The Call of Cthulhu

Length: 1 hr and 19 mins
4.5 out of 5 stars (424 ratings)

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Publisher's Summary

Professor Angell was an expert on ancient languages. When a young man brought a grotesque carving to his office that contained a strain of hieroglyphics that were unreadable to all, it started the strangest and most horrific research of his life.

The statue would lead the professor and is great-nephew to discover the awful truth of the cult of Cthulhu and what its existence meant for the future of mankind.

©2016 Felbrigg Herriot (P)2016 Felbrigg Herriot
What members say
Average Customer Ratings
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  • Overall
    5 out of 5 stars
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    5 out of 5 stars
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    5 out of 5 stars

loved how it was written, and spoken.

I forgot I was listening to a book and just got so caught up I thought this just someone telling me about something that happened. couldnt stop listening.

2 people found this helpful

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    5 out of 5 stars
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best read

This was one of the hardest and most captivating storys I've read to date I loved it!

2 people found this helpful

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    3 out of 5 stars
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    2 out of 5 stars
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    4 out of 5 stars

Good story, not very good narrator

The narrator has a Brittish accent, but that's not even the beginning of the problem: As the book progresses, the inflections in his voice become less and less in tune with the text. By chapter 2 it seems like the narrator is simply reading and speaking autonomously. Although the narrator is not necessarily monotone throughout, it is clear by this point that he generally unimmersed with the text.

Always preview the narrator before you buy!!

8 people found this helpful

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    4 out of 5 stars
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Still the Best Version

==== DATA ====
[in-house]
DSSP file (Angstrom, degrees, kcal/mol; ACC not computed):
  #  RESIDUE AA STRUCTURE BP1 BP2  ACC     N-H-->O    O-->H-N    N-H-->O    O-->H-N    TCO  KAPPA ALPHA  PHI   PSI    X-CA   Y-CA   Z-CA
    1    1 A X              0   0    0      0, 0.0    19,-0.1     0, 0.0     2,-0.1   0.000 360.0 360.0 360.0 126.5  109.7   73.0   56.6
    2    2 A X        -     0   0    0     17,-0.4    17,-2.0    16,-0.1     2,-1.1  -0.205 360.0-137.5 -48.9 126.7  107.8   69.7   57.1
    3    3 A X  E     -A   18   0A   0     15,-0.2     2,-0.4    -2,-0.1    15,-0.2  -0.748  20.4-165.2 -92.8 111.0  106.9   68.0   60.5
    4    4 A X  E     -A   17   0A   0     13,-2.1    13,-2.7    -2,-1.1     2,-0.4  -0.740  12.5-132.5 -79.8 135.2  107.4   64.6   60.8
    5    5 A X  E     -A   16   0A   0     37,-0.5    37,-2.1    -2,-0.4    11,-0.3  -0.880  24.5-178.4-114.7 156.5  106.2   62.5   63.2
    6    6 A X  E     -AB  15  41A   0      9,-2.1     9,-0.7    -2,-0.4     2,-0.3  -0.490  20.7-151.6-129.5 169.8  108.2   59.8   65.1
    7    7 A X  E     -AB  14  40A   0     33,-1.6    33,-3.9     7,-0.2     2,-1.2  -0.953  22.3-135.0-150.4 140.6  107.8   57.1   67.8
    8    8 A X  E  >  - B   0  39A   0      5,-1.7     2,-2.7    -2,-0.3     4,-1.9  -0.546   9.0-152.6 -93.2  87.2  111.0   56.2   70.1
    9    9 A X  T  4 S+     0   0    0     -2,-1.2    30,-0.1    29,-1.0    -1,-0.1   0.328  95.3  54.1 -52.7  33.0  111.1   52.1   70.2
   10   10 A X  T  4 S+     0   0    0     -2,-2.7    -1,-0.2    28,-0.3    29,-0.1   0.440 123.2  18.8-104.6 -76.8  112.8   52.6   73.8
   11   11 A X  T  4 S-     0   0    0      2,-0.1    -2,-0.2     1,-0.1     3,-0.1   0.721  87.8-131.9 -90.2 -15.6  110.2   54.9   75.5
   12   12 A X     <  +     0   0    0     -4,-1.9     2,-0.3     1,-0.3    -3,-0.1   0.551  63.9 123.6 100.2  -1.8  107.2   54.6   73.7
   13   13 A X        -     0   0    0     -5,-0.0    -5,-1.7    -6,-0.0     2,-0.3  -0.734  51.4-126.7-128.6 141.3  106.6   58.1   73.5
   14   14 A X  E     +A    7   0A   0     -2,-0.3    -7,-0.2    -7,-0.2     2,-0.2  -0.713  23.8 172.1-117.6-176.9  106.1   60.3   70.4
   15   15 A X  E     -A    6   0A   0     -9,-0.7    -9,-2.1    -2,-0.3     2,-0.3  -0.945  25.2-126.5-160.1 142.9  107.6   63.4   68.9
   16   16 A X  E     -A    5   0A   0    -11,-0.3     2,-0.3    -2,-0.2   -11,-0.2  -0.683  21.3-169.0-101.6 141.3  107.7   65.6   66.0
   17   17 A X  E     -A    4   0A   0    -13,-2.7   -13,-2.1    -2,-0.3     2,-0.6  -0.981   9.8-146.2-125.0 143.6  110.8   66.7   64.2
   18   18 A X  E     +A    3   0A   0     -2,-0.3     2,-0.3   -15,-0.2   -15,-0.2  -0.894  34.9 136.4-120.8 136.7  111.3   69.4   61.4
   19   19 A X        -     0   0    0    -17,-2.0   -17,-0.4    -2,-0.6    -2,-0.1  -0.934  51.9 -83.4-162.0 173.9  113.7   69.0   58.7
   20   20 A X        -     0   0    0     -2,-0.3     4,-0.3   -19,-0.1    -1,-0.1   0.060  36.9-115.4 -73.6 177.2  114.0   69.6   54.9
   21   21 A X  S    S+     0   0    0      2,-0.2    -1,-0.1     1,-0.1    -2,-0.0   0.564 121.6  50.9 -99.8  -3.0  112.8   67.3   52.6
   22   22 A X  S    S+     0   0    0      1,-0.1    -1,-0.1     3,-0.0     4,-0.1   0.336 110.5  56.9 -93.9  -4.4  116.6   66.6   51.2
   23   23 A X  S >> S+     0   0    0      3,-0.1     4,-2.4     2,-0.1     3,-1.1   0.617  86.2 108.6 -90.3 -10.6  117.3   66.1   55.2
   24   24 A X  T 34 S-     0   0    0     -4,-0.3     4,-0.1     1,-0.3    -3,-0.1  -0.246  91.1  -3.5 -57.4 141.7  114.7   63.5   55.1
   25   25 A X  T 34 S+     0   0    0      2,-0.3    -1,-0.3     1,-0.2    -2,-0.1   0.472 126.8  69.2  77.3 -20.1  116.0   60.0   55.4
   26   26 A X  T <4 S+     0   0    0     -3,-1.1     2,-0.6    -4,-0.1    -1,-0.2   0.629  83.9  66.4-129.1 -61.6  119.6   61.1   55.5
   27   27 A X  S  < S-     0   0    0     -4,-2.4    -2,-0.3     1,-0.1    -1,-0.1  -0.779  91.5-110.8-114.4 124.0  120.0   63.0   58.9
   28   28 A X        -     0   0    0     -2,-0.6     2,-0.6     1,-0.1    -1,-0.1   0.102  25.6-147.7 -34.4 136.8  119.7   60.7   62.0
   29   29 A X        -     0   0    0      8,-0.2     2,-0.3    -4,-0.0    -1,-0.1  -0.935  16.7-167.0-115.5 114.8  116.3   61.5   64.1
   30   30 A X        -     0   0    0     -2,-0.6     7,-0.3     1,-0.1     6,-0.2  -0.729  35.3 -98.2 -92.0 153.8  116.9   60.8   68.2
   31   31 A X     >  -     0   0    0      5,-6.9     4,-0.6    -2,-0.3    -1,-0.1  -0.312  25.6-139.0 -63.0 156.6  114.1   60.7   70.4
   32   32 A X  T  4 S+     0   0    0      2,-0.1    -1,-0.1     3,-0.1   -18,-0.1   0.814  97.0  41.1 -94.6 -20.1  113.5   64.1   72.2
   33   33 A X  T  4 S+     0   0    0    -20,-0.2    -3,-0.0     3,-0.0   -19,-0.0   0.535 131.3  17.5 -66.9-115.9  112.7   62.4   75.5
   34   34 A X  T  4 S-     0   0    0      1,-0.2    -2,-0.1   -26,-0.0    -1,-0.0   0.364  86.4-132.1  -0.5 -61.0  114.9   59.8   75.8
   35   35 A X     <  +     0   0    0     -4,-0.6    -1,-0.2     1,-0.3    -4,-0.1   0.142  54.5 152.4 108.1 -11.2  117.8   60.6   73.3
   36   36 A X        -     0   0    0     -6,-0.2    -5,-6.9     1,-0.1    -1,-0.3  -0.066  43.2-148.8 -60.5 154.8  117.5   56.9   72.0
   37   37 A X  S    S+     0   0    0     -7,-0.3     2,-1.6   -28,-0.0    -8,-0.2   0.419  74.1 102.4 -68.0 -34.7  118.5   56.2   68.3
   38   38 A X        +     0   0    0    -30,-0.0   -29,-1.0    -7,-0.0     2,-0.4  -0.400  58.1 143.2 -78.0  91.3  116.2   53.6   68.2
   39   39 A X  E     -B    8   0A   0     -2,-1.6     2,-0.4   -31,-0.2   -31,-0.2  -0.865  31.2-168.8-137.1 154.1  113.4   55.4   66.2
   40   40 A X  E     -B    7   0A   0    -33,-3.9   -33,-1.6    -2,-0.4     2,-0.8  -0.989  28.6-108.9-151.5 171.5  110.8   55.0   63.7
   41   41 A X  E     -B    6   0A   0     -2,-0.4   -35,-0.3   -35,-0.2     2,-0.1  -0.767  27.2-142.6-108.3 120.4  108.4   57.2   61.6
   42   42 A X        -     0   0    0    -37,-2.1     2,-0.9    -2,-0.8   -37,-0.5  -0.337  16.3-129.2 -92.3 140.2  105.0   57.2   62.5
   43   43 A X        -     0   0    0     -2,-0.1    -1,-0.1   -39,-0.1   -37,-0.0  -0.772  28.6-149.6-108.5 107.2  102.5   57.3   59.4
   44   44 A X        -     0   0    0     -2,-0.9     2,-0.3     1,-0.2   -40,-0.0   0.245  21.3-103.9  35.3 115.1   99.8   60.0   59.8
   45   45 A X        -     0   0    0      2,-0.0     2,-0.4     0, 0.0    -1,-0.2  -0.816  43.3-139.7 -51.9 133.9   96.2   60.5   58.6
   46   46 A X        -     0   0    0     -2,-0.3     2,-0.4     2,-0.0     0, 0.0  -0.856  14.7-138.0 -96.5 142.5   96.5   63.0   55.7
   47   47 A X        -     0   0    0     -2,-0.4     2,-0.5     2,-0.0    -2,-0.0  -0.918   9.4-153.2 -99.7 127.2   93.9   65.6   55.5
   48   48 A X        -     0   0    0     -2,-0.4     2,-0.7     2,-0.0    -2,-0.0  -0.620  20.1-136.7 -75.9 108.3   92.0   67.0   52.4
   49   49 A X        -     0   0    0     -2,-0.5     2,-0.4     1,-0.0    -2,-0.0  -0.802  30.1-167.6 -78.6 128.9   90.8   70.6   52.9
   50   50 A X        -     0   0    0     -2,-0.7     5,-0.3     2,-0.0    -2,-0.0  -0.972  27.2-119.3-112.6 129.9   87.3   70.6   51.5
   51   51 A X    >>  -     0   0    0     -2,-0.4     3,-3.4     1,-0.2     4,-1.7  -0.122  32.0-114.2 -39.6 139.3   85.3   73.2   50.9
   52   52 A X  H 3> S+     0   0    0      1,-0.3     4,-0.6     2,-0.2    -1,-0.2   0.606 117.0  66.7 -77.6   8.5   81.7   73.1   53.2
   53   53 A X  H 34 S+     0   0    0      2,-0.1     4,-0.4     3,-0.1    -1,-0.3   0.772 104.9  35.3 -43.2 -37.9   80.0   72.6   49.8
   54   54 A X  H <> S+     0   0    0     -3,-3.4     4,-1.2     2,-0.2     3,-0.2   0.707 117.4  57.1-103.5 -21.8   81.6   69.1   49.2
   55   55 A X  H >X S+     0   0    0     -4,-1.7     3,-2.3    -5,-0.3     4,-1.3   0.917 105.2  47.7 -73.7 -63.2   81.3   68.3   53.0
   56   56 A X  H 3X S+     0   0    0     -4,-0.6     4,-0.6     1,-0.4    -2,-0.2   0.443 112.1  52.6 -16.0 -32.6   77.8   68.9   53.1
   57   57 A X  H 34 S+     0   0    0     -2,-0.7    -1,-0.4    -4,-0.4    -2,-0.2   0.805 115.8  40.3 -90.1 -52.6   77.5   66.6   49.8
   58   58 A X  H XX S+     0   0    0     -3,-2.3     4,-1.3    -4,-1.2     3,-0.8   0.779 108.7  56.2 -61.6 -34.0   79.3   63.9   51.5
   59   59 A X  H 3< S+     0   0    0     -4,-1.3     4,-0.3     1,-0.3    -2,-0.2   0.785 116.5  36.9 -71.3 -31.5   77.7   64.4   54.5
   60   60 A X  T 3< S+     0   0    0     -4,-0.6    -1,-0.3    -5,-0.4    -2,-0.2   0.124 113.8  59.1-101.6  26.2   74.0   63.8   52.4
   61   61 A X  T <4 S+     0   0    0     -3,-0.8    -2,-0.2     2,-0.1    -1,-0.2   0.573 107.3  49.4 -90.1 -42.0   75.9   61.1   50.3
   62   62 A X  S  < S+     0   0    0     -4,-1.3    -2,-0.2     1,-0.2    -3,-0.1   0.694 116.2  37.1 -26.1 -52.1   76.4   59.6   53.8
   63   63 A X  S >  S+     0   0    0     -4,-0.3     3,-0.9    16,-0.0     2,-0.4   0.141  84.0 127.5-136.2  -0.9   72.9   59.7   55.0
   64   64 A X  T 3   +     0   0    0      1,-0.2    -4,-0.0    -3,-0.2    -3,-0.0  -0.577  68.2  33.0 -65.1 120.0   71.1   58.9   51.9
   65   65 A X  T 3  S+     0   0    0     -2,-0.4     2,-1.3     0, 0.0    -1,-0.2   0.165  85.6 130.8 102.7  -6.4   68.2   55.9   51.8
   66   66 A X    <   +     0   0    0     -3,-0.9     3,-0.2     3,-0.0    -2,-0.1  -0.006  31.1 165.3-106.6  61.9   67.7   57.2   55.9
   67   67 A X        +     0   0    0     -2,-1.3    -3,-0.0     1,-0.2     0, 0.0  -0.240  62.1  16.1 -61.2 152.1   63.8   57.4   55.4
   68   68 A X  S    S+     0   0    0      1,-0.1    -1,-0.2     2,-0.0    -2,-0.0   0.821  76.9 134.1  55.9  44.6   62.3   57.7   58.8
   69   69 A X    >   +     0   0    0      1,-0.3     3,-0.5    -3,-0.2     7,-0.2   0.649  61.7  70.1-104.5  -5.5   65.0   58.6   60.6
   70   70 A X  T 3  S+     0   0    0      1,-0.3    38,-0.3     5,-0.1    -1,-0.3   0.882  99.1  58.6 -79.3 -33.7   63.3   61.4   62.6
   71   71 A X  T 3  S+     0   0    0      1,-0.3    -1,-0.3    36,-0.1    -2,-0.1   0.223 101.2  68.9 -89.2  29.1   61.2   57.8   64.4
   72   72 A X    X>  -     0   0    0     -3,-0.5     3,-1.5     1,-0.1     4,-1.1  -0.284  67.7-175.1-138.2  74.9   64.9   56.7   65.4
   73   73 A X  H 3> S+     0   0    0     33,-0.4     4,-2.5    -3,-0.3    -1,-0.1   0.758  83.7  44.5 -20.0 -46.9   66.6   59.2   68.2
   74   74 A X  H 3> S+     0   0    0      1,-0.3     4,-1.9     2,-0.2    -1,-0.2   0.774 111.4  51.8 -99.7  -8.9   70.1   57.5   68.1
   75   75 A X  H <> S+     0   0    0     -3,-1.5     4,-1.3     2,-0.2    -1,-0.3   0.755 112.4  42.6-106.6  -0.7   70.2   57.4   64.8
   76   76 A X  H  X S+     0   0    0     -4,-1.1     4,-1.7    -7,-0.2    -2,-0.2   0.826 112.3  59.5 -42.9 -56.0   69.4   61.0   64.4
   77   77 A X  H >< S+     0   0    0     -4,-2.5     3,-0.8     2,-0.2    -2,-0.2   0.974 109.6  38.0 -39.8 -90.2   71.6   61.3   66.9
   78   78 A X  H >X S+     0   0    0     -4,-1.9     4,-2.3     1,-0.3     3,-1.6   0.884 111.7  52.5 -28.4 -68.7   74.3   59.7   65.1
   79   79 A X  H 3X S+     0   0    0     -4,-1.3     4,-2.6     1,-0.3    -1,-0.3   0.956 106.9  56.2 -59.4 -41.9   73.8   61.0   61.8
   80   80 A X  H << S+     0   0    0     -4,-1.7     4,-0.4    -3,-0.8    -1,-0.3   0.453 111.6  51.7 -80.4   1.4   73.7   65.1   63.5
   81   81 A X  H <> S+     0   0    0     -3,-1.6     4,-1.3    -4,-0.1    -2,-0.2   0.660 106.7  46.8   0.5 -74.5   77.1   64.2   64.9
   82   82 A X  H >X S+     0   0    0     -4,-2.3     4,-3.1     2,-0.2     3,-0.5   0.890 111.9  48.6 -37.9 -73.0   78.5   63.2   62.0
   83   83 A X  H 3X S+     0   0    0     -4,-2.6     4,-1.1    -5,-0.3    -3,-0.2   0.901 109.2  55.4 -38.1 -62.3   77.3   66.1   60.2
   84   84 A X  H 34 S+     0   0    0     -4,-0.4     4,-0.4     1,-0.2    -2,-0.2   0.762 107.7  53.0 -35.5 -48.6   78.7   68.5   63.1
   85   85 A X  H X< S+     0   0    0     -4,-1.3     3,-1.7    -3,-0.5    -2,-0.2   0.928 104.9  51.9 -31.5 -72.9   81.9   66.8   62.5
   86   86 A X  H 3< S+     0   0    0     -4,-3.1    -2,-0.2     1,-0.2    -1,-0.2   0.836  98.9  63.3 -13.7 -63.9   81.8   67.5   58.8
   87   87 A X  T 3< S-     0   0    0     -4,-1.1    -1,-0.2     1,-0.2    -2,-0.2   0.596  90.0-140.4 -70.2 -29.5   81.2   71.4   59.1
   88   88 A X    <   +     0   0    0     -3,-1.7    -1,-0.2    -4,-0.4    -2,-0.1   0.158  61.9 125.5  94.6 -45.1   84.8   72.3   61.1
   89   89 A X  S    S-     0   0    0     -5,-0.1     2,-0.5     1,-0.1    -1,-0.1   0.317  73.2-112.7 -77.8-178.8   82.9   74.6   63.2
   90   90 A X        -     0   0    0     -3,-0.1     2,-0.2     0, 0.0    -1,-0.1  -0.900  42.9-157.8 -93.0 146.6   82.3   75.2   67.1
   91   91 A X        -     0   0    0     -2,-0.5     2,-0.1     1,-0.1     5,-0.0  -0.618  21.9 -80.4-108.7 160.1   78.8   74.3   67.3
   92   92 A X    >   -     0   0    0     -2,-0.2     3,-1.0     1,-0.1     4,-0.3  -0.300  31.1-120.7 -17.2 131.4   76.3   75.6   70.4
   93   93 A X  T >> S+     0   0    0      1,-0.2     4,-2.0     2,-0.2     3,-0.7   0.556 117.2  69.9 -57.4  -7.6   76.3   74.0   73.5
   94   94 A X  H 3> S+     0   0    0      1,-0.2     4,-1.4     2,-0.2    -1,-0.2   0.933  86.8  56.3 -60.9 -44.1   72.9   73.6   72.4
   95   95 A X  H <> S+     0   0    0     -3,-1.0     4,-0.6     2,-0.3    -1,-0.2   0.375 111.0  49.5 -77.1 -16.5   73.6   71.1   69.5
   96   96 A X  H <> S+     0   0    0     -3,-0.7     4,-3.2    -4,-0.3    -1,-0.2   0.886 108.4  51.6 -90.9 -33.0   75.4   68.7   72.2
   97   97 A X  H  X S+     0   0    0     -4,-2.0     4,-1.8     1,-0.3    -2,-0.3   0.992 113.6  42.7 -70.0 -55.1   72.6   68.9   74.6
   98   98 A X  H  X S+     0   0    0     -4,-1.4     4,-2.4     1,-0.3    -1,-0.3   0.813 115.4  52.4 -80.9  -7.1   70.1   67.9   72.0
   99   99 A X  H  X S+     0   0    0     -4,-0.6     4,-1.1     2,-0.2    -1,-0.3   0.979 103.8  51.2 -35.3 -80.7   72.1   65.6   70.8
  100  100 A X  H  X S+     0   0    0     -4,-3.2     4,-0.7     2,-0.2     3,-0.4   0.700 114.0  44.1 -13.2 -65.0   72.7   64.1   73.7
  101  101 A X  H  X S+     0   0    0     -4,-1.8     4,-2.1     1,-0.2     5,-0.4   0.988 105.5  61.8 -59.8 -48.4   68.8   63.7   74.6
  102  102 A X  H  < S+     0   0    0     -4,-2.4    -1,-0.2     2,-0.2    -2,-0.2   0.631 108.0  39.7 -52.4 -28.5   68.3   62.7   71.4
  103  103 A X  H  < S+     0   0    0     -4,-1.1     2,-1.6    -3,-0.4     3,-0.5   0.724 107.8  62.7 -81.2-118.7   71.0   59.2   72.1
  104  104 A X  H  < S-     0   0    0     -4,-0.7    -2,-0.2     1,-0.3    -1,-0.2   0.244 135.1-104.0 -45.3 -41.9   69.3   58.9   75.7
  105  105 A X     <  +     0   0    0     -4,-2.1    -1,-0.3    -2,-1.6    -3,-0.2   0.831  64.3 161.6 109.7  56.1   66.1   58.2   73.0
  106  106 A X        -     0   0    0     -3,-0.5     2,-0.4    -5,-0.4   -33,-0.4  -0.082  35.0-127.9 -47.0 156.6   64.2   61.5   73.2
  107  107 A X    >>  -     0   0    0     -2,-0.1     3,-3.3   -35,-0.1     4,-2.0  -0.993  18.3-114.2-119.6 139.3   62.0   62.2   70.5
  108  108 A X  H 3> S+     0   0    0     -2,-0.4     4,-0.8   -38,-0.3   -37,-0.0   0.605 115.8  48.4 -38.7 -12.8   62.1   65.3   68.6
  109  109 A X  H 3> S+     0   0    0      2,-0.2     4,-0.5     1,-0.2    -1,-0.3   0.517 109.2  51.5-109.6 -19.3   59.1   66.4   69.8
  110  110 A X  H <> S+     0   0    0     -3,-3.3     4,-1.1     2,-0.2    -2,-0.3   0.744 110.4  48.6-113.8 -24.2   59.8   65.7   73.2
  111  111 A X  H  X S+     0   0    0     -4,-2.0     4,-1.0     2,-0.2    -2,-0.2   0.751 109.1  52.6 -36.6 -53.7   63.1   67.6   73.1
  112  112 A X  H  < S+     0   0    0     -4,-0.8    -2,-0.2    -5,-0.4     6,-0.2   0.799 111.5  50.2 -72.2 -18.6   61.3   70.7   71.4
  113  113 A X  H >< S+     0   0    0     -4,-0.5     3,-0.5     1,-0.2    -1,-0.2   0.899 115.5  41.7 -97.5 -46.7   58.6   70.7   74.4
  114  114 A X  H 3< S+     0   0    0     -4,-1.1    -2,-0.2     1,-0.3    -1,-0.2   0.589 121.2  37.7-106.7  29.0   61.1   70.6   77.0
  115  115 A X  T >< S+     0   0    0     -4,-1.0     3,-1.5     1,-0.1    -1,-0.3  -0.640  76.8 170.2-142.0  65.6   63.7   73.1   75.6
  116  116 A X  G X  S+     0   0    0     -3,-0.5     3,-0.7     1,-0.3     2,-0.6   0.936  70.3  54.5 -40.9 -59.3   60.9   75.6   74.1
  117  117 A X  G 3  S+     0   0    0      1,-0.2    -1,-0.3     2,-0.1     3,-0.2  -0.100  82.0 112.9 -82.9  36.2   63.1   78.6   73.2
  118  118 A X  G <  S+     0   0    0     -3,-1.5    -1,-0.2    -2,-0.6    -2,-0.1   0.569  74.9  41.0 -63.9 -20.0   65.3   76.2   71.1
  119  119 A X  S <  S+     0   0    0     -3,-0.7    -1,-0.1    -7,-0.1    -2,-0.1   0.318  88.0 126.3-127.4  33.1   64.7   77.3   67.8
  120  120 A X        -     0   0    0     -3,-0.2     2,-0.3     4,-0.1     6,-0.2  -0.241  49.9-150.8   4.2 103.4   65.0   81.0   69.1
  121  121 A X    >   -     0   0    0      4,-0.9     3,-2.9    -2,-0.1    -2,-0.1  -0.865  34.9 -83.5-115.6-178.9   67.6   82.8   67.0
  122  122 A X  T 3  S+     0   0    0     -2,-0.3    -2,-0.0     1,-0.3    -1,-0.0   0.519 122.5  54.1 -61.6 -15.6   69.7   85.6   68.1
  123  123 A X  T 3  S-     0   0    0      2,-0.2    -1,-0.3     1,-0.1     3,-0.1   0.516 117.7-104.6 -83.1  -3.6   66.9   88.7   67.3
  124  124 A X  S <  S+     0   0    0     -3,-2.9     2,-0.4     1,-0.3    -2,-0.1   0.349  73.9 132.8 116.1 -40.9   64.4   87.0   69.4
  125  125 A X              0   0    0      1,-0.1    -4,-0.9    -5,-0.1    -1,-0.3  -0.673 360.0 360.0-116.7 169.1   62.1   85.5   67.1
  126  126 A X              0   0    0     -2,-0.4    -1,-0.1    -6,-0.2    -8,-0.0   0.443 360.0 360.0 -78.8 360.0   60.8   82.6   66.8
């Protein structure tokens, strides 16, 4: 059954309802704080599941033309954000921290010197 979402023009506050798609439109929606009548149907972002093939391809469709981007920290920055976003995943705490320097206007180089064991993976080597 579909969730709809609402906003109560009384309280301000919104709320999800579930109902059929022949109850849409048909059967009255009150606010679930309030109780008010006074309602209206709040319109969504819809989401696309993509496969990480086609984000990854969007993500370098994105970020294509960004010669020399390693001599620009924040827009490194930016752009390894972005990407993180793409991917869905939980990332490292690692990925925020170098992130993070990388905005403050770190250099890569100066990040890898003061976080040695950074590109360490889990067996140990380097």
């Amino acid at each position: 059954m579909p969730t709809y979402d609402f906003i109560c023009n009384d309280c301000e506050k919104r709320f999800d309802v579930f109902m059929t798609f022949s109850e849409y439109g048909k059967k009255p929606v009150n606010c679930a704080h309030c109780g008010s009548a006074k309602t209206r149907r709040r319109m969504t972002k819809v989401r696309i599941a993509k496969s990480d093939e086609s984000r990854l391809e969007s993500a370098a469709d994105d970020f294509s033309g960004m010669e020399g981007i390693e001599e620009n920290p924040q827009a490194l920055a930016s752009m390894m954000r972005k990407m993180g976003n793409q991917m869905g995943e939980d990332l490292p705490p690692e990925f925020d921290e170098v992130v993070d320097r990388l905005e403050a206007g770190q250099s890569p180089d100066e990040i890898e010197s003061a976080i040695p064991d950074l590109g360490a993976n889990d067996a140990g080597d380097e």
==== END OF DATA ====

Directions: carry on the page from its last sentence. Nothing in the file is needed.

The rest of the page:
It can be a bit jarring when the narrator pronounces an otherwise innocuous word incredibly differently than the American English pronunciation that I'm used to. Beyond that, this is a great recording of a great story.

1 person found this helpful

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    5 out of 5 stars
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I’ve really enjoyed this recording

I’ve really enjoyed this recording. There is something about the voice of the reader that is just right for this Lovecraft story.

I got it to prepare for an upcoming group discussion of our local chapter meeting of the Mythopoeic Society at the end of this month.

I like the Lovecraft Historical Society recordings but I wanted to have individual recordings by other readers of the stories we will be discussing.

I’m glad I did. As much as I like the LHS complete collection I think Herriot is a discovery for me. I’ve bought all of his readings of Lovecraft. What a pleasure. I see his work as a complement to the wonderful LHS collection.

I recommend them both.

  • Overall
    4 out of 5 stars
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    4 out of 5 stars

Another Powerful Victorian Horror tale.

Like in The Lurking Fear, in Cthulhu Lovecraft conjures a horrific world through atmospherics and suggestive descriptions. He takes the reader on a journey to a mysterious land peopled by worshippers of a terrifying Being and its Brethren. We never discover the real origins or ultimate fates of the Creatures but feel the dread of all those who suffer from their encounters with them.

Using the simplest language he communicates this strange tale declaratively but the reader hears it all in the subjunctive. What if?!

I’ve heard of the Mythical Cthulhu but never understood its origin in Lovecraft’s writings. Having read The Call I can appreciate his craft and his well-earned reputation. I’ll sleep with the light on tonight.
Four Stars!

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A prototype horor

Taking into account, when this was written, the author had to be very imaginative. Really well, food for imagination this is.

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Great narration and great story to start with

Was interested / invested throughout the entire story. Great start for Lovecraft stories and other horror.

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Mandatory headline (Optional)

Narrator was good but sometimes used different wording than the actual book. Story great but best experience without spoilers.

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    4 out of 5 stars
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    3 out of 5 stars
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Pleasant reading voice, needs editing though

Lovecraft's story holds up as well as ever, but while I enjoyed the narrator's voice I was distracted by a number of mispronunciations and occasional instances of completely-wrong words. (It's possible the narrator was reading from an imperfect text, but if so, it should have been apparent from context that some of the words were wrong.) It happened just often enough to be distracting, which is a pity.